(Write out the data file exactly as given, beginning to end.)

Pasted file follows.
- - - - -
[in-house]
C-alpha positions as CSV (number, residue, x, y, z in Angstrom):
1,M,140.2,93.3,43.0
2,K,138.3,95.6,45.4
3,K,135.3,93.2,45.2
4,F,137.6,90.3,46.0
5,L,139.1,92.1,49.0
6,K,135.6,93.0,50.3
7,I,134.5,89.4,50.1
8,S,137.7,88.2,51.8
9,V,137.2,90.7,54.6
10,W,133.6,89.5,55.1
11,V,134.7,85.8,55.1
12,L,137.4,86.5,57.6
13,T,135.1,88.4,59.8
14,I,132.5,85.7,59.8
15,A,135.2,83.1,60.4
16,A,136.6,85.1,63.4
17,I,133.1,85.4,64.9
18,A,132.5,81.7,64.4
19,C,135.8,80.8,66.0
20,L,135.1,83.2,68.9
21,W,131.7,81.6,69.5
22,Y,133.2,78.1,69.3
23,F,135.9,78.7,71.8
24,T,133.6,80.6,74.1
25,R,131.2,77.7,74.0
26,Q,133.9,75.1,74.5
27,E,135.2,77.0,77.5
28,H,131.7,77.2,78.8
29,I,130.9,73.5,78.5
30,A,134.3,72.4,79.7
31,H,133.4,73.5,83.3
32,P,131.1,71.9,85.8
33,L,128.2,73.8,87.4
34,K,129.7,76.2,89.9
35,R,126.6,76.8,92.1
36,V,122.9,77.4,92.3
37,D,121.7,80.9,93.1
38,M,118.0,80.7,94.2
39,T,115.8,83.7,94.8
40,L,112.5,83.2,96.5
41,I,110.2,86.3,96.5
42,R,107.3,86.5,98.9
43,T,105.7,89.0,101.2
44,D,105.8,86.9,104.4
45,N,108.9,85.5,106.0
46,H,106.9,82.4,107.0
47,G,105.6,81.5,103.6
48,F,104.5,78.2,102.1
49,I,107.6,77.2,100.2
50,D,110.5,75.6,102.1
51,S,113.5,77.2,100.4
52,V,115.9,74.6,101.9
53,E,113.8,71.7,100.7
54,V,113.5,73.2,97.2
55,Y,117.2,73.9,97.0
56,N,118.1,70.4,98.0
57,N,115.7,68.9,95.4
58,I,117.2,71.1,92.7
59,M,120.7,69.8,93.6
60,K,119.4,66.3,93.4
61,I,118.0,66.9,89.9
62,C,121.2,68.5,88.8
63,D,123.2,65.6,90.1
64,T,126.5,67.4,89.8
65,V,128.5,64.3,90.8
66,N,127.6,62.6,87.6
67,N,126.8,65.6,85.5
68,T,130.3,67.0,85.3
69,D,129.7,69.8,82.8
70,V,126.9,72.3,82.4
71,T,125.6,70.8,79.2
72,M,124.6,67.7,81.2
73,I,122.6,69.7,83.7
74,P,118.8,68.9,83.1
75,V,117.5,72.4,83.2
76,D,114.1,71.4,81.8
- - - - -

[in-house]
C-alpha positions as CSV (number, residue, x, y, z in Angstrom):
1,M,140.2,93.3,43.0
2,K,138.3,95.6,45.4
3,K,135.3,93.2,45.2
4,F,137.6,90.3,46.0
5,L,139.1,92.1,49.0
6,K,135.6,93.0,50.3
7,I,134.5,89.4,50.1
8,S,137.7,88.2,51.8
9,V,137.2,90.7,54.6
10,W,133.6,89.5,55.1
11,V,134.7,85.8,55.1
12,L,137.4,86.5,57.6
13,T,135.1,88.4,59.8
14,I,132.5,85.7,59.8
15,A,135.2,83.1,60.4
16,A,136.6,85.1,63.4
17,I,133.1,85.4,64.9
18,A,132.5,81.7,64.4
19,C,135.8,80.8,66.0
20,L,135.1,83.2,68.9
21,W,131.7,81.6,69.5
22,Y,133.2,78.1,69.3
23,F,135.9,78.7,71.8
24,T,133.6,80.6,74.1
25,R,131.2,77.7,74.0
26,Q,133.9,75.1,74.5
27,E,135.2,77.0,77.5
28,H,131.7,77.2,78.8
29,I,130.9,73.5,78.5
30,A,134.3,72.4,79.7
31,H,133.4,73.5,83.3
32,P,131.1,71.9,85.8
33,L,128.2,73.8,87.4
34,K,129.7,76.2,89.9
35,R,126.6,76.8,92.1
36,V,122.9,77.4,92.3
37,D,121.7,80.9,93.1
38,M,118.0,80.7,94.2
39,T,115.8,83.7,94.8
40,L,112.5,83.2,96.5
41,I,110.2,86.3,96.5
42,R,107.3,86.5,98.9
43,T,105.7,89.0,101.2
44,D,105.8,86.9,104.4
45,N,108.9,85.5,106.0
46,H,106.9,82.4,107.0
47,G,105.6,81.5,103.6
48,F,104.5,78.2,102.1
49,I,107.6,77.2,100.2
50,D,110.5,75.6,102.1
51,S,113.5,77.2,100.4
52,V,115.9,74.6,101.9
53,E,113.8,71.7,100.7
54,V,113.5,73.2,97.2
55,Y,117.2,73.9,97.0
56,N,118.1,70.4,98.0
57,N,115.7,68.9,95.4
58,I,117.2,71.1,92.7
59,M,120.7,69.8,93.6
60,K,119.4,66.3,93.4
61,I,118.0,66.9,89.9
62,C,121.2,68.5,88.8
63,D,123.2,65.6,90.1
64,T,126.5,67.4,89.8
65,V,128.5,64.3,90.8
66,N,127.6,62.6,87.6
67,N,126.8,65.6,85.5
68,T,130.3,67.0,85.3
69,D,129.7,69.8,82.8
70,V,126.9,72.3,82.4
71,T,125.6,70.8,79.2
72,M,124.6,67.7,81.2
73,I,122.6,69.7,83.7
74,P,118.8,68.9,83.1
75,V,117.5,72.4,83.2
76,D,114.1,71.4,81.8